What Is a Constitutional Crisis? Would You Know it if We Were in One?
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What Is a Constitutional Crisis? Would You Know it if We Were in One?

October 11, 2019

What is a constitutional crisis? Would you know it if we were in one? To understand if we are in one today, we have
to look back at our history. But first, a definition. Constitutional crisis, noun: a problem or
conflict in the function of a government that the political constitution or other fundamental
governing law is perceived to be unable to resolve. Let’s look back at one, the Nullification
Crisis, 1828 to 1833. South Carolina declares national tariffs would
be null and void forcing a constitutional showdown between state and federal governments. President Andrew Jackson is none too happy. Congress is, uh, concerned about, um, the
economy, and the tariffs are, uh, perceived to help manufacturing in the North and in
the West, uh, and Southerners though perceive the tariffs as being, uh, economically oppressive. Just as the 1828 election is about to occur,
Congress passes another tariff law jacking up the standard rate to 50%. Think about that. Imagine if everything that you purchased that
was manufactured or grown in a foreign country had a 50% tax on it. At this point, uh, South Carolina had had
enough. In the fall of that year, they passed an Ordinance
of Nullification. They declared that the, uh, tariff was no
law, that it was not binding on the state of South Carolina, and it wasn’t going to
be enforced. While that was going on, um, President Jackson
issued what’s called the Nullification Proclamation. He said, “You’ve been misled by your political
leaders. You cannot prevent enforcement of a federal
law in South Carolina. Nullification is treason, and I have sworn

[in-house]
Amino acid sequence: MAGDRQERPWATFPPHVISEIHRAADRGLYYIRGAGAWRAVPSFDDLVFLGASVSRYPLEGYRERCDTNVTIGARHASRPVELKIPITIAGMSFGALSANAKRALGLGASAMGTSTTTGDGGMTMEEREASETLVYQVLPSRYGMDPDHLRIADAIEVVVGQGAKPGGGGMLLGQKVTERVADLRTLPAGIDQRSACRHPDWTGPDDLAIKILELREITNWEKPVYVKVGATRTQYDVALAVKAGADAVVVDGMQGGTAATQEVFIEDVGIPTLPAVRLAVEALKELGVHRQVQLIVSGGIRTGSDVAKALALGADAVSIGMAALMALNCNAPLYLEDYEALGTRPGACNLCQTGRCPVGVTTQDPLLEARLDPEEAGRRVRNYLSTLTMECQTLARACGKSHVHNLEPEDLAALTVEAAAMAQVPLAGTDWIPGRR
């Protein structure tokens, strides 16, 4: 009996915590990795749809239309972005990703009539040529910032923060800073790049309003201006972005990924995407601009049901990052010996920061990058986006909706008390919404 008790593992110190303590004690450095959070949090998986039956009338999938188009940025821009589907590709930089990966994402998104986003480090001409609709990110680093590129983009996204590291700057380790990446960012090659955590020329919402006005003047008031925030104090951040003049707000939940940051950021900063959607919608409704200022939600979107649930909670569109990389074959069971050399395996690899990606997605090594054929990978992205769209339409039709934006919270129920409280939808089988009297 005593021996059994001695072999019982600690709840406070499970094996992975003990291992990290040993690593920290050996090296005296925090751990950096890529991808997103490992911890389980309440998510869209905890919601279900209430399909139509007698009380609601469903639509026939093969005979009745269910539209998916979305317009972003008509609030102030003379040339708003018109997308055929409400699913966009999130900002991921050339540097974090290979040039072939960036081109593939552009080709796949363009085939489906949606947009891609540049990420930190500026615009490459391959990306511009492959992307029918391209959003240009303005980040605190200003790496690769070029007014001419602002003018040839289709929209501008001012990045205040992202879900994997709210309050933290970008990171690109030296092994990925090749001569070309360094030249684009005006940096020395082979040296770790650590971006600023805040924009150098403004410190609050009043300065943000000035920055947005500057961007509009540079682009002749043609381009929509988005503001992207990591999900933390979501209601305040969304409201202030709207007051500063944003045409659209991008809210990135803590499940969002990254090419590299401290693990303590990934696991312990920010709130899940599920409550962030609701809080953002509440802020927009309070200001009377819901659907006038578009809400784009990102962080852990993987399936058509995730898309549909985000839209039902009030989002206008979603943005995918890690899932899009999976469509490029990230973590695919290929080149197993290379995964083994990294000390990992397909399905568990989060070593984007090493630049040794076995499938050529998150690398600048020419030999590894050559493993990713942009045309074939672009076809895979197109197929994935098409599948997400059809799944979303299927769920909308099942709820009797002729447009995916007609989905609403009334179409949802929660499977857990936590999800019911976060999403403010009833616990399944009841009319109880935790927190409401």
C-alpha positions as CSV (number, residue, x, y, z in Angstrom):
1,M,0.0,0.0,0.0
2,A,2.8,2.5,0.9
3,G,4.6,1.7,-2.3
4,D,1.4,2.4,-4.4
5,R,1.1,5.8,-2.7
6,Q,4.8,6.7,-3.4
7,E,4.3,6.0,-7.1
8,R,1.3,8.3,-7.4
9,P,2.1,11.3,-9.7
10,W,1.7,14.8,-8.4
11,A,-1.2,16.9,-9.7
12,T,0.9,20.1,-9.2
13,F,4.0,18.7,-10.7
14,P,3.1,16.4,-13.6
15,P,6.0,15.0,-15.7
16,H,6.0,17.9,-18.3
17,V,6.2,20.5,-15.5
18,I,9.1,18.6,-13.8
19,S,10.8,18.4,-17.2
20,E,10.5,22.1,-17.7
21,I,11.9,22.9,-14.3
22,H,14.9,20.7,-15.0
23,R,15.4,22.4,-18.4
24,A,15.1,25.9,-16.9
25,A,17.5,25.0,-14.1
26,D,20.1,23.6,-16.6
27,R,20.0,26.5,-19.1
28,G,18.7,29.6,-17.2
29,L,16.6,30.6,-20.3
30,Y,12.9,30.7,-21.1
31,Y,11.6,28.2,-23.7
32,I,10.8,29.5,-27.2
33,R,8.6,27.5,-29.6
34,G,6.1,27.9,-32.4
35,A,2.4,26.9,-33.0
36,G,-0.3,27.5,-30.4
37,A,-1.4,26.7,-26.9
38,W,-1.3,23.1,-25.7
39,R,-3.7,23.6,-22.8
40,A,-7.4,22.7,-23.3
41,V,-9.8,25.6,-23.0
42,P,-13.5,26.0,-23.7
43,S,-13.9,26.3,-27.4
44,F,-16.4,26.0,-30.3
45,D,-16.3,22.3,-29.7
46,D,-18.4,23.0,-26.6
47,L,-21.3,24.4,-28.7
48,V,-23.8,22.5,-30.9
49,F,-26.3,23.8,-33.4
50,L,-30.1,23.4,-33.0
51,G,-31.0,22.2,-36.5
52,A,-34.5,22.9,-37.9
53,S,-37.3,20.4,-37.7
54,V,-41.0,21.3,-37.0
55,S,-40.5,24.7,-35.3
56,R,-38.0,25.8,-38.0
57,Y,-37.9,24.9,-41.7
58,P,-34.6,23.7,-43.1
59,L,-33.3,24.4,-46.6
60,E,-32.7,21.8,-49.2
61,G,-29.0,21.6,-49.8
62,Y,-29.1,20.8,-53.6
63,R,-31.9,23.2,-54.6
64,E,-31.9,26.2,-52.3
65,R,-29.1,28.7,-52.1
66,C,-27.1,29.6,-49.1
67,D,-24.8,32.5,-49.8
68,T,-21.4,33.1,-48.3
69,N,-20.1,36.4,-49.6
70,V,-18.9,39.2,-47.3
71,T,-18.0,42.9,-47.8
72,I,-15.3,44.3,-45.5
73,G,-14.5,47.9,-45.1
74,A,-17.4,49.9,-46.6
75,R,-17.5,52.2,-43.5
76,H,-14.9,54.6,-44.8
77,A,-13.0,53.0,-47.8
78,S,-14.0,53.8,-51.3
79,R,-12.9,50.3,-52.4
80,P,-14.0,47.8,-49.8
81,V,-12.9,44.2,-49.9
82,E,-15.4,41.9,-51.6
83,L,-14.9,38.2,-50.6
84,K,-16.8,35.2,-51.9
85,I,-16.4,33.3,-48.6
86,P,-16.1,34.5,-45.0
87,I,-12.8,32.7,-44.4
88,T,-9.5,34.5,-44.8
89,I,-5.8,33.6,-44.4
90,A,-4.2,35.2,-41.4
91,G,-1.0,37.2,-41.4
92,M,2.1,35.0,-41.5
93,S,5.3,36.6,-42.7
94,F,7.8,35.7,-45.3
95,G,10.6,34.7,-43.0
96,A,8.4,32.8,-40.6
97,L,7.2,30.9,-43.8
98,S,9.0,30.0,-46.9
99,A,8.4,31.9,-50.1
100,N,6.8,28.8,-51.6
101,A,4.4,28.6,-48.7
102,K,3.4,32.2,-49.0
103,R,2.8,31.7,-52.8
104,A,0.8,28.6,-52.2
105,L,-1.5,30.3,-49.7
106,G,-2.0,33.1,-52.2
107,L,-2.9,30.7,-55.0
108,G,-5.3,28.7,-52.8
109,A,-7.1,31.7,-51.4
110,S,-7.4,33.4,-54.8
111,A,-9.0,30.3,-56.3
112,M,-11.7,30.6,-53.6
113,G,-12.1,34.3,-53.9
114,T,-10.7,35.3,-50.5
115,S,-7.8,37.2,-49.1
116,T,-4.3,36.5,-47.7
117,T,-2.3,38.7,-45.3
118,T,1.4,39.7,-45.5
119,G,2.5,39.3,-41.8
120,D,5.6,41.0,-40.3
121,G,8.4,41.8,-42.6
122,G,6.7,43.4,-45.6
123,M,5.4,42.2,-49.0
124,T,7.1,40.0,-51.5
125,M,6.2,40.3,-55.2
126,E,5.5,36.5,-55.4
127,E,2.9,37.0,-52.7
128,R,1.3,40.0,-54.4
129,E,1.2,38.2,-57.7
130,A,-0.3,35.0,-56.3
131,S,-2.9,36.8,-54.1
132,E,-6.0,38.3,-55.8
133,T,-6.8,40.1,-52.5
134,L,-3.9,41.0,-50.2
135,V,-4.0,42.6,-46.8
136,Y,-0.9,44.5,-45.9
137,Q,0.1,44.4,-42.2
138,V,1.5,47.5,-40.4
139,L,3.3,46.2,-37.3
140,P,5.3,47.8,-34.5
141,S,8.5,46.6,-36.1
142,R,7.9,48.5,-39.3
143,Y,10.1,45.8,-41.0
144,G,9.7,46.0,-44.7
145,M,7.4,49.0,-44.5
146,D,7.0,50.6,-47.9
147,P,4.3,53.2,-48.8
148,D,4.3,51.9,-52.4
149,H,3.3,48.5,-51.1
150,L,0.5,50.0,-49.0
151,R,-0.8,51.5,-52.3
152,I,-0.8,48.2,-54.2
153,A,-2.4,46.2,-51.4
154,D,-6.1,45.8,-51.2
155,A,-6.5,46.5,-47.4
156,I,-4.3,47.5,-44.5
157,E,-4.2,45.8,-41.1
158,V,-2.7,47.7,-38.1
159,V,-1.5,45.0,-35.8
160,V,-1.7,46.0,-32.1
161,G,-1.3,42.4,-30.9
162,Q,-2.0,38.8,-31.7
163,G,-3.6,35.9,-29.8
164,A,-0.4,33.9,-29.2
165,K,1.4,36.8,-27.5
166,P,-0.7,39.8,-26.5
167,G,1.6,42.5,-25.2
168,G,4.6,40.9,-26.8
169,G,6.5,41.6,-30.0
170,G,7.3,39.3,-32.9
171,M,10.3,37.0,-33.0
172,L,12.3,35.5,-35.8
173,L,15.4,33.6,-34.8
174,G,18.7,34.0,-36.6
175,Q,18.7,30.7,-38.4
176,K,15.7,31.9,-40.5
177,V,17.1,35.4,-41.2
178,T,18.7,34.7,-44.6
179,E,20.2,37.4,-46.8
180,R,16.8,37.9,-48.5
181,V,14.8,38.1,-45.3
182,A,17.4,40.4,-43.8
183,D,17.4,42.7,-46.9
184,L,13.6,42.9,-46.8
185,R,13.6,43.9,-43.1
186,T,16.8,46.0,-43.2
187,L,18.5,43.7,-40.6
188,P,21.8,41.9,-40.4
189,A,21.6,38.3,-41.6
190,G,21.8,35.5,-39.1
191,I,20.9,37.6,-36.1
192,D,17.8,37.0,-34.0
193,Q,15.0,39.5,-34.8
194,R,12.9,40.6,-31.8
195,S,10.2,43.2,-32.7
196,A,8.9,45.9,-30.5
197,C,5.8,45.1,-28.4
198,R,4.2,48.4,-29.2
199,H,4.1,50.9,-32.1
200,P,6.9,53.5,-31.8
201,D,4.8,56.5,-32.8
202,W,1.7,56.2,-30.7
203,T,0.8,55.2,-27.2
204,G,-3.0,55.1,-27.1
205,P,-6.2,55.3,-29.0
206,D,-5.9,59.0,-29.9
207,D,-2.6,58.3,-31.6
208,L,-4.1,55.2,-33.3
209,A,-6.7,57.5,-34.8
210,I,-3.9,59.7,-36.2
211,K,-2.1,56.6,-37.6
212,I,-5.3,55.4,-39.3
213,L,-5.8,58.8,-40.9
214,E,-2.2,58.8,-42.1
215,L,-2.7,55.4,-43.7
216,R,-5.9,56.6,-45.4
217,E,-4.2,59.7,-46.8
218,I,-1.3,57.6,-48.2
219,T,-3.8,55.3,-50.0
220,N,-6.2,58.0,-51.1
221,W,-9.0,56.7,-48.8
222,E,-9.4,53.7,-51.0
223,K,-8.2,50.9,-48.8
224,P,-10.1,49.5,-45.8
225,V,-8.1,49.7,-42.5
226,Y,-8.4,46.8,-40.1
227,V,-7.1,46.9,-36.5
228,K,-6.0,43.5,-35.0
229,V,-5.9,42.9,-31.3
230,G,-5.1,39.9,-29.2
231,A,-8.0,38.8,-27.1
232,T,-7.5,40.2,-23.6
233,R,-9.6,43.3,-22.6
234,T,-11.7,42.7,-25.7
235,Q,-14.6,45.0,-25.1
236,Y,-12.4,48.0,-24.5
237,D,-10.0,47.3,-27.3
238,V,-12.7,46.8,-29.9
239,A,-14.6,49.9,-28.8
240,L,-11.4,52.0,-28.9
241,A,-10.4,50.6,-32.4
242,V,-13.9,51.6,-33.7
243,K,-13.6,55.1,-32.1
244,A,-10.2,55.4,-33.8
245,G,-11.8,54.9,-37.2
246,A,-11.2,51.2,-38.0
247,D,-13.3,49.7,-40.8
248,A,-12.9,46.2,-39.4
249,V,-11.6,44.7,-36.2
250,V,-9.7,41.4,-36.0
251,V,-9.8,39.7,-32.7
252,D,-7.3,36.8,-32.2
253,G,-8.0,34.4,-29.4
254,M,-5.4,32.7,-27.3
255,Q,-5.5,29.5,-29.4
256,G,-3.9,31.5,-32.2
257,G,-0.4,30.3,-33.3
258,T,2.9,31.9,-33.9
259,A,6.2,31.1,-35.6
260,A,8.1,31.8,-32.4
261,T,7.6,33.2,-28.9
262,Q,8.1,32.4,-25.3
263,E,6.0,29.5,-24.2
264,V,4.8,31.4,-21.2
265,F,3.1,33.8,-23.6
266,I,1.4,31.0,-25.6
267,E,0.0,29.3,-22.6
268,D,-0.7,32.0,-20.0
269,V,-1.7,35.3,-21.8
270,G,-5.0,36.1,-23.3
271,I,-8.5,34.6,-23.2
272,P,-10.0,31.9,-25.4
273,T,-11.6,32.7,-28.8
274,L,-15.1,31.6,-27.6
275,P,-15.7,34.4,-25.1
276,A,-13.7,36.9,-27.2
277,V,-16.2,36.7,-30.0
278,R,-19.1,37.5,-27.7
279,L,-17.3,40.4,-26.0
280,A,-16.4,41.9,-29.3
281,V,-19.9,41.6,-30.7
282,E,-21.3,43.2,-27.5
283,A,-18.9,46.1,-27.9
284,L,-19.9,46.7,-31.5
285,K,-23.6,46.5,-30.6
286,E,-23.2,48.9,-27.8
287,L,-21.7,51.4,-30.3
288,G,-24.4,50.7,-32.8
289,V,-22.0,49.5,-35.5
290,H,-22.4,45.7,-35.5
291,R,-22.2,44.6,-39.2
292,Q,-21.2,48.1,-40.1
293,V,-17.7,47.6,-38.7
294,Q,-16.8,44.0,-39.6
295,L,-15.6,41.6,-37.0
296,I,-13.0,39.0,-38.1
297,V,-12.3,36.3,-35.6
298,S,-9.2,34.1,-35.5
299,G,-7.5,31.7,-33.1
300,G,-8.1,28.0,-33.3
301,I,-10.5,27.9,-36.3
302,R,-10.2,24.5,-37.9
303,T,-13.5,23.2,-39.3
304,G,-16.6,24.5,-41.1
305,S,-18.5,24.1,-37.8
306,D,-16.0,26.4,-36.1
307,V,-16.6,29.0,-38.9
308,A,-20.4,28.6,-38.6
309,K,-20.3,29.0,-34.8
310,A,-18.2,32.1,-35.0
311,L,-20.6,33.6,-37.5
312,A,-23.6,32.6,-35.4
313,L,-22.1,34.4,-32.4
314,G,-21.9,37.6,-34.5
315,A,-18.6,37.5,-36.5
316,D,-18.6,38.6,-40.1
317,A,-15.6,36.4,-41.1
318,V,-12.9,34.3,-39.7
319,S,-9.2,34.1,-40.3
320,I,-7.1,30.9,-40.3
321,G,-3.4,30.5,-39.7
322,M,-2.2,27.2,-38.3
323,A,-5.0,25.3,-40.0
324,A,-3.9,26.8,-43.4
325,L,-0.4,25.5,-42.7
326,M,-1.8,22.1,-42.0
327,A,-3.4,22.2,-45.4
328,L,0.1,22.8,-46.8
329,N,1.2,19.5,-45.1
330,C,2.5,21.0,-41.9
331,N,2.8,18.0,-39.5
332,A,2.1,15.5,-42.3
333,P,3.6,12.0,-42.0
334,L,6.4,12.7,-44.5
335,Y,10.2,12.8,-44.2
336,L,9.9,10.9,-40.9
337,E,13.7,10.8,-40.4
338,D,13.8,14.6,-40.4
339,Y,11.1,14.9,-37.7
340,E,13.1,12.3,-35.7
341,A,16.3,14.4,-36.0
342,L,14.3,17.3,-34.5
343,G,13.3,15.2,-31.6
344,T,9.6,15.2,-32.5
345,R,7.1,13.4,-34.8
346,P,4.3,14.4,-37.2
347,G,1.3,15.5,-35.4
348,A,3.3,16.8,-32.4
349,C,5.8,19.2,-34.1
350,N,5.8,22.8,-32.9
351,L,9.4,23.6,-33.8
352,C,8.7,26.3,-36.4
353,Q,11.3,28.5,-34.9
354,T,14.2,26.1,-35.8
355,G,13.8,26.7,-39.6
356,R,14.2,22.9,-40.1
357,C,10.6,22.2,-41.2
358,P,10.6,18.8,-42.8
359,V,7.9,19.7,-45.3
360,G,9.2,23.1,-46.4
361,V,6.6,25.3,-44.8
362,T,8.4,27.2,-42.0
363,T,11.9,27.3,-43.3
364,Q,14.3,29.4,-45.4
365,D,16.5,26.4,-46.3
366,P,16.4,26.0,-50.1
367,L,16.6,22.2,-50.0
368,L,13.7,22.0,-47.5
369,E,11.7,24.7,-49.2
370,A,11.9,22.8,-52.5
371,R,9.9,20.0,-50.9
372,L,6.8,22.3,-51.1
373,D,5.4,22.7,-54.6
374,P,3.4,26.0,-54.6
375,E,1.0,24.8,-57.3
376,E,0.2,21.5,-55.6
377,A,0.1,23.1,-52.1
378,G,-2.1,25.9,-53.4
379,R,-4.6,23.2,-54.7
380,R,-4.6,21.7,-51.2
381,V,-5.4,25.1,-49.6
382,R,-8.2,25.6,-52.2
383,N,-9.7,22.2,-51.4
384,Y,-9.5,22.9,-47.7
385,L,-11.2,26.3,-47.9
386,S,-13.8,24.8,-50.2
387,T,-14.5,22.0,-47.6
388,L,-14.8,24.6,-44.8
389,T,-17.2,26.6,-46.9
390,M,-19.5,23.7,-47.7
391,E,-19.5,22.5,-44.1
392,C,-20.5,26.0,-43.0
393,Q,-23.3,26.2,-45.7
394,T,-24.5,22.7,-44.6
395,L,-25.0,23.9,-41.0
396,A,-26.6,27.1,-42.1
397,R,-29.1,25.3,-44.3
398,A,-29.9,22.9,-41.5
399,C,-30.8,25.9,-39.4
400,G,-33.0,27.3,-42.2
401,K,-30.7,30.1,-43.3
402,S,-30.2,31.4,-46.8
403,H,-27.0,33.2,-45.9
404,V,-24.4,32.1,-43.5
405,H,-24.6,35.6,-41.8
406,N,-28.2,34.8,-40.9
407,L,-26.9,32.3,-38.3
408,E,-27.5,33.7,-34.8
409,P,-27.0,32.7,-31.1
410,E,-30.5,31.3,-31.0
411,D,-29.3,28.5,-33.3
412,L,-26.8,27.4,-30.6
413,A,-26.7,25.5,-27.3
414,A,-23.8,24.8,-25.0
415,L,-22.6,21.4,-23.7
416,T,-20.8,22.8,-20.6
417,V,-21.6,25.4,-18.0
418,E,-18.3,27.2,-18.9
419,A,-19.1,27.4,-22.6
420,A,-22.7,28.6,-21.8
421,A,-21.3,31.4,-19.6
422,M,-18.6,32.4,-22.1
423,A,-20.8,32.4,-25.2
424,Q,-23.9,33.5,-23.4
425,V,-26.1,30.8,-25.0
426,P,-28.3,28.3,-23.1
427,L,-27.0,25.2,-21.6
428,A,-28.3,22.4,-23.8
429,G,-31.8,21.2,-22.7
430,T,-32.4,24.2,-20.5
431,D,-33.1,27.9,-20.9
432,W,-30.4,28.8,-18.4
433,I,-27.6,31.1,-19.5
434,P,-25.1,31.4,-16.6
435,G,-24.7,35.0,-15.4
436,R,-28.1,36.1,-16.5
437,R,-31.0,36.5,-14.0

an oath to uphold the Constitution and the laws of the United States.” He also asked Congress to ask what came to
be called a force bill. The force bill would empower the president
to use the Army to enforce the law. People actually thought that Jackson would
go attack South Carolina, that there would be a civil war in the United States. Fortunately, Henry Clay steps into the scene,
you know, the Great Compromise. Henry Clay negotiates a compromise that everybody
agrees to. Ultimately, it gives South Carolina and the
Southern states some tariff relief over the next ten years. It’s controversial because, uh, by now we’ve
had several efforts to assert, um, a kind of radial states’ rights position. Um, the radical states’ rights position is
actually at odds with, um, much of what we see in the Constitution. Does the federal government have primacy or
do the states have primacy? The political problem was dealt with, but
the fundamental issue of whether or not the federal government is going to have absolute
control or whether the states still had a part to play, that has not been resolved and
really today hasn’t been resolved at this point either. And then we have crisis number two, the death
of William Henry Harrison, April 4th, 1841. In this case, shortly after inauguration,
William Henry Harrison dies in office. Should his vice president finish out his term? Should a special election be called? The Constitution is less than helpful. So what happens? Uh, Tyler immediately starts to behave like
he’s a lawfully elected president, and he takes the Presidential Oath of Office, and